“Catching the bus lately isn’t about being on time anymore, it’s about luck,” said Kyle Skelton, a senior at Wayne State University, who uses the DDOT as his main form of transportation. “The buses always ran well up until 2007 when they started with the heavy cuts. Wait times for the slower buses were 35 to 40 minutes, which was respectable.

“After the Holbrook, Grand Belt, and all the express routes were cut it was pretty much a wrap because if the wait times are an hour apart and an alternative route is a half to a mile away people by instinct are going to over crowd the bigger routes which is leading to even longer wait times.”

For a variety of reason, ranging from cost of buying or leasing to inability to pay for repairs, city residents do not have cars. This makes the buses running at peak performance vital to survival in the city.

Often people, such as Garvey and Skelton, have to take multiple buses to get where they need to go and, in many cases, people have to hop off of one bus in Detroit and onto another one in a nearby suburb.

“In Detroit, as a single mother, it is almost a necessity to have a car,” Garvey said. “If you don’t have a car, you’re screwed. You’re stuck relying on this screwed up system. Because we have these people who think that DOT is the last thing we should sink money into, we’re stuck.”

The mayor has blamed the delays on union mechanics, and claims that they are slowing down the repairs intentionally to protest job cuts. Union leaders, on the other hand, say Bing is using the mechanics as a scapegoat and refuses to take responsibility for leaving DDOT with an insufficient number of mechanics.

“You can’t be as productive when your staff is cut like that,” said Leamon Wilson, president of the mechanics’ American Federation of State, County & Municipal Employees Local 312. “We’re hoping the mayor is going to come around, because he said he’s going to do whatever it takes to get the buses repaired.”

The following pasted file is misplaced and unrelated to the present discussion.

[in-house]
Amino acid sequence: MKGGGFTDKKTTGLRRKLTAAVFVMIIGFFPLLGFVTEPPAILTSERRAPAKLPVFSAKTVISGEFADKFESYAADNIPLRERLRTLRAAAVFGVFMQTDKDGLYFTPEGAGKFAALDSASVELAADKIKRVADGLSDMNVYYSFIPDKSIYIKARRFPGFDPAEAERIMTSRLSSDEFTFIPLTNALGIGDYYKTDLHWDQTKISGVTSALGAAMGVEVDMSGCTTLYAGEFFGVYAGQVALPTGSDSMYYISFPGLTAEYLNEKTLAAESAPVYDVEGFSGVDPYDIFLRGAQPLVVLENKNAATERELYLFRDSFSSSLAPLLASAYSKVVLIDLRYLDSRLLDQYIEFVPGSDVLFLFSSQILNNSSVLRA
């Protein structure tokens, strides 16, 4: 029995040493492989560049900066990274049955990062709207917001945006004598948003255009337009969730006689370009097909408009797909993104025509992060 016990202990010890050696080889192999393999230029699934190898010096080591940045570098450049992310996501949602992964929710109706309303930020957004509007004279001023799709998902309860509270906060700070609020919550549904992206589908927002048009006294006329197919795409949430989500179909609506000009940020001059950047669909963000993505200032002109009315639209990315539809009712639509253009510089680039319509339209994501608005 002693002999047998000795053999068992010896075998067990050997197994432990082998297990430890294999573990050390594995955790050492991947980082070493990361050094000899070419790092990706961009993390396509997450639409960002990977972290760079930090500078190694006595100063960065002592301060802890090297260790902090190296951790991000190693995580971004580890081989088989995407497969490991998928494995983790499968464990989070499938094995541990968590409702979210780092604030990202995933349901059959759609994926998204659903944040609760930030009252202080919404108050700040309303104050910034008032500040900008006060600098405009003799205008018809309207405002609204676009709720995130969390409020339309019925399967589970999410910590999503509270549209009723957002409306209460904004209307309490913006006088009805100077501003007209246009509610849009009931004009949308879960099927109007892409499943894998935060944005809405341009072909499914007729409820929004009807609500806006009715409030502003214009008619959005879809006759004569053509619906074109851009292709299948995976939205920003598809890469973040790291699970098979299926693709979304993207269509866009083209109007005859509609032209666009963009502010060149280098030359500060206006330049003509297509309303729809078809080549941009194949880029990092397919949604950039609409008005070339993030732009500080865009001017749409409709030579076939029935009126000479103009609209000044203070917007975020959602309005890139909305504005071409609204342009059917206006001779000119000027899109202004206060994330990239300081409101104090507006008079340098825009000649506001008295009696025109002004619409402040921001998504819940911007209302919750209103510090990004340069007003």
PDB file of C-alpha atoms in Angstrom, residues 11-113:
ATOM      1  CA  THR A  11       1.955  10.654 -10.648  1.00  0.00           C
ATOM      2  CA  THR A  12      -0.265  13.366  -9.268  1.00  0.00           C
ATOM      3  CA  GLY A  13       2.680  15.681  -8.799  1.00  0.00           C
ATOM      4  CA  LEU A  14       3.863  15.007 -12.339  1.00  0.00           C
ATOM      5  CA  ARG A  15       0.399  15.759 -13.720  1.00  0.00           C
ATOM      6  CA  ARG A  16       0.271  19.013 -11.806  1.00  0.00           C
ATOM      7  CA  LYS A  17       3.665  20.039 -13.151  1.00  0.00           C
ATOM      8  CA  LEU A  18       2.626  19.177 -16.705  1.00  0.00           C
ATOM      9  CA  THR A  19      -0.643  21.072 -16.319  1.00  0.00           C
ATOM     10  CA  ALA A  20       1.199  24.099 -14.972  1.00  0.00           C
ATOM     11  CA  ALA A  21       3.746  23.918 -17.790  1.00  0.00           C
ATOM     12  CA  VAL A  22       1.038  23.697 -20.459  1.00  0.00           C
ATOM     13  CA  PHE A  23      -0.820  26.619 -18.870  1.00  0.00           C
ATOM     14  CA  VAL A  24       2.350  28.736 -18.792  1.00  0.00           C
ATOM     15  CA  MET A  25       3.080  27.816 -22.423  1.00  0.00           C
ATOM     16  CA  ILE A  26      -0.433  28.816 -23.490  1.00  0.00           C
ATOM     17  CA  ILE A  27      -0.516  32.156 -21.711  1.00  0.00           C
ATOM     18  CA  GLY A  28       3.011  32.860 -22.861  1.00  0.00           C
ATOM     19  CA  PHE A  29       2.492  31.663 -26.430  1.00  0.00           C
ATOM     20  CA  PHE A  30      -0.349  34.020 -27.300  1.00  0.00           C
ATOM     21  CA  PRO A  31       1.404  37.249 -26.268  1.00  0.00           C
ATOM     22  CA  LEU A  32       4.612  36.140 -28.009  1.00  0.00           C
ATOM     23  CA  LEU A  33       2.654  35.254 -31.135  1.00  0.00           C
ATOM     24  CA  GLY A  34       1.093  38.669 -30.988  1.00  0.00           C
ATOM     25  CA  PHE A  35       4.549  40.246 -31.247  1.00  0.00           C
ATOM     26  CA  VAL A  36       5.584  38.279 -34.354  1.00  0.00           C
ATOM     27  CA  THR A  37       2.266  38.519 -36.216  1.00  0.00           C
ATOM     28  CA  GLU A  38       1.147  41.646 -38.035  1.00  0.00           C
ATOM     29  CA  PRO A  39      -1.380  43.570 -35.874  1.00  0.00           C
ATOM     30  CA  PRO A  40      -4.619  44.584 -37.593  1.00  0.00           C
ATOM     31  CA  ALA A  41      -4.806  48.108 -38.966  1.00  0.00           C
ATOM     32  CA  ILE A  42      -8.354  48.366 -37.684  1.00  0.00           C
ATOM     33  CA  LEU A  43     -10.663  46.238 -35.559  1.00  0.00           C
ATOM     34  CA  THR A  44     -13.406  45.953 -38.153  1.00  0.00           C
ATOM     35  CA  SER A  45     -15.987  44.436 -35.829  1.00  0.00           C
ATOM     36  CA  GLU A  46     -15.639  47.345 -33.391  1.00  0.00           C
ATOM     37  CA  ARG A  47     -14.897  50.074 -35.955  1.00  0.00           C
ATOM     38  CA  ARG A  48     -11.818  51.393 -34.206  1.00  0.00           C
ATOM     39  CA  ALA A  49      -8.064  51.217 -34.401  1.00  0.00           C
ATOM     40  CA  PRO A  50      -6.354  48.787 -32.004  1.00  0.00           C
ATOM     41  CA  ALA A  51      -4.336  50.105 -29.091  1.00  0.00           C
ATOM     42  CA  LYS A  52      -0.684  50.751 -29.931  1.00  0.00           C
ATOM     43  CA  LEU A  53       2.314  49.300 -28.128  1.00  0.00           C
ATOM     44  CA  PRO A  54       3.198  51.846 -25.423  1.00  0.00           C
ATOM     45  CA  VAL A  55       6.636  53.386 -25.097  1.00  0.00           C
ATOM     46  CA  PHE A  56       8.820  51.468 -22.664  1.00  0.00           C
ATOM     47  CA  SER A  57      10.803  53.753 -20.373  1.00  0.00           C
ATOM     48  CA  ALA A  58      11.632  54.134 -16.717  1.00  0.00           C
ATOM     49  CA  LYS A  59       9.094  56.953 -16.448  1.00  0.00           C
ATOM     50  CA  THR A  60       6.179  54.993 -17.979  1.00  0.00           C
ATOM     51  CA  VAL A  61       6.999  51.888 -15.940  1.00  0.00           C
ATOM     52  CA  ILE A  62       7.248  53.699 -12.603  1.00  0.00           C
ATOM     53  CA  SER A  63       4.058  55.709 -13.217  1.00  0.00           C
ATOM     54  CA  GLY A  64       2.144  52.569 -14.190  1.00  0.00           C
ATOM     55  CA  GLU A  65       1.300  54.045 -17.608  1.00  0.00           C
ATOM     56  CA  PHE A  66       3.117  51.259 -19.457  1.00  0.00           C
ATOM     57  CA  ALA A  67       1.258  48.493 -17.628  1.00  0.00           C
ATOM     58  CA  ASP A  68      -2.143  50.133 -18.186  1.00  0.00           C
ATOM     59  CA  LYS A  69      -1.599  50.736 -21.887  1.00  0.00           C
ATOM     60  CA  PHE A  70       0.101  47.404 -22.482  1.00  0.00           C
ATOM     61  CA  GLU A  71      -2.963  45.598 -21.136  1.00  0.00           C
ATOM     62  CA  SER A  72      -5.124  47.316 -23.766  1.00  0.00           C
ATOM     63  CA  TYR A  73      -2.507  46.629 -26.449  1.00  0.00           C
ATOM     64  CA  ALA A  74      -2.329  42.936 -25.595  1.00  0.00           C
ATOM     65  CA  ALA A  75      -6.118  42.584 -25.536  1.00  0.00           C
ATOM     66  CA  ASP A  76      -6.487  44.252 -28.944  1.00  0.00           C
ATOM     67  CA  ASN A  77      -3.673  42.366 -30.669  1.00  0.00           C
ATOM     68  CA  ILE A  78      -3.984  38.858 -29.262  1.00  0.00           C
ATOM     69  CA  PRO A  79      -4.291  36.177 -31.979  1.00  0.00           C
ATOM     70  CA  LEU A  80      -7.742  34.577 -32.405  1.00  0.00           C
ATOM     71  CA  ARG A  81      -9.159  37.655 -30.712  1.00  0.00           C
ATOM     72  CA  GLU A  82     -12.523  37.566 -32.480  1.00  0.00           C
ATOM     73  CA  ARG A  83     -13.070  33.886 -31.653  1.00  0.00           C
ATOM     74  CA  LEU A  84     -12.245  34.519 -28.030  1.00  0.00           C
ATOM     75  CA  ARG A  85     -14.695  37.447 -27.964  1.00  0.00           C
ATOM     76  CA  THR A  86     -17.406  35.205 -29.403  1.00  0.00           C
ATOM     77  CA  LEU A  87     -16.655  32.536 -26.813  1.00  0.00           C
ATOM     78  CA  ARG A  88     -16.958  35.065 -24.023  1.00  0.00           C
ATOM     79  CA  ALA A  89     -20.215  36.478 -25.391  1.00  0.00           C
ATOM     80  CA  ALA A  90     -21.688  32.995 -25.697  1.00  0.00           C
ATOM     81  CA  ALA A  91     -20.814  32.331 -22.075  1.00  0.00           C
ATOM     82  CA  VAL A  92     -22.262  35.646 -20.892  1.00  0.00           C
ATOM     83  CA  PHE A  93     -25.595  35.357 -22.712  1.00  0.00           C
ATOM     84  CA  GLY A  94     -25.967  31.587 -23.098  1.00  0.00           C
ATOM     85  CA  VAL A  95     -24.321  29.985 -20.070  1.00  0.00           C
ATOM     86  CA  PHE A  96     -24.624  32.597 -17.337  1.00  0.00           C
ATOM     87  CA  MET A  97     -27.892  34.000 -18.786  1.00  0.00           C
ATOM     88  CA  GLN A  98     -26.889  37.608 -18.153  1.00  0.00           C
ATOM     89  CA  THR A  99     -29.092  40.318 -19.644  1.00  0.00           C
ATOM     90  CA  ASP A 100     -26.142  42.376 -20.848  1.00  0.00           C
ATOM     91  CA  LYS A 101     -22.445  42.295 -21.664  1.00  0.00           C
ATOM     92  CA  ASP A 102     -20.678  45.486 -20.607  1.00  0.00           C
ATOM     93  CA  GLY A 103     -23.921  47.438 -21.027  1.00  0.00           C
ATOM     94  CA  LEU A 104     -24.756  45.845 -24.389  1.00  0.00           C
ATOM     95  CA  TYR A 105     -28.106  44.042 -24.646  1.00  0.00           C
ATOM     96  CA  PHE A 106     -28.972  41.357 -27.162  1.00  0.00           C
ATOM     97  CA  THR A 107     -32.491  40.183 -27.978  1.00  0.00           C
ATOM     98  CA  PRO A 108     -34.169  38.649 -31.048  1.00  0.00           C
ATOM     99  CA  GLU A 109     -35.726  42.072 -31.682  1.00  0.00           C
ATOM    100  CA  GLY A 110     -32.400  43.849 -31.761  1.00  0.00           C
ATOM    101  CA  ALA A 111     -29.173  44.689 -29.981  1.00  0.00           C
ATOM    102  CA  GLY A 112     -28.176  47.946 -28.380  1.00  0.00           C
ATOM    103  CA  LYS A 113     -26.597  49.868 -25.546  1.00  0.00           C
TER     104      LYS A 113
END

Union officials said, the number of mechanics dropped from 210 to 148 because of layoffs and retirements. This doesn’t ease the pain of Detroiters in need of a way to work.

“I hear people talk all the time, friends of mine, who have to leave two, three, and four hours before they have to be at a doctor’s appointment or before they have to be at work,” Garvey said. “They can’t catch the bus after 7 p.m. because it’s not safe and they’re not sure if it’s going to come at all.”

The citizens are not the only people who are frustrated with the bus problem. Henry Gaffney, the president of the Amalgamated Transit Union Local 26, is just as frustrated.
“We want to be on our routes,” said Gaffney, whose union represents about 650 DDOT drivers. “We don’t want people waiting. But there’s nothing we can do.”

Gaffney said that drivers have been taking the lion’s share of the criticism because riders don’t know who to blame and they are the easiest target. They are also starting to fear more for their safety – which has been a chief concern on city buses for years – as backlash from the lack of transportation.

“We are getting a lot of verbal abuse,” Gaffney told the_ Detroit Free Press_. “We’ve been asking (the city) for security, but they won’t give it to us.”

Further complicating matters is the continued infighting between the mayor and the city council. The Council is blaming DDOT and Bing’s administration for the crisis and is demanding more action.

“It’s not acceptable,” Councilwoman Brenda Jones said last week. “We need to do whatever it takes to get these buses working.”

Last week, the council passed a resolution encouraging Bing to consider emergency contracts for more mechanics. Bing has said that layoffs drivers are not going to happen because the city plans is to solve the transportation crisis soon.

The problem is that it has gone on too long already. Every day that passes gets closer to the cold mornings and evenings of late fall in Detroit.

The weather conditions will add an additional dynamic to the problem starting later this week as rain is forecast for Wednesday and nighttime temperatures will drop into the mid-30s starting Wednesday night.

“It’s like licking an ice sculpture in a snowstorm,” Garvey said of the difficulties of waiting in cold weather. “No one has three hours to be waiting around when you have to be at work at 8 a.m. and your bus is supposed to come at 6:45 and it doesn’t come until 7:15.
You’ve now missed your next bus and have to wait until 7:45 and you don’t get to work until 8:15. It has really become a serious pain in the ass to deal with. It’s an inconvenient convenience.”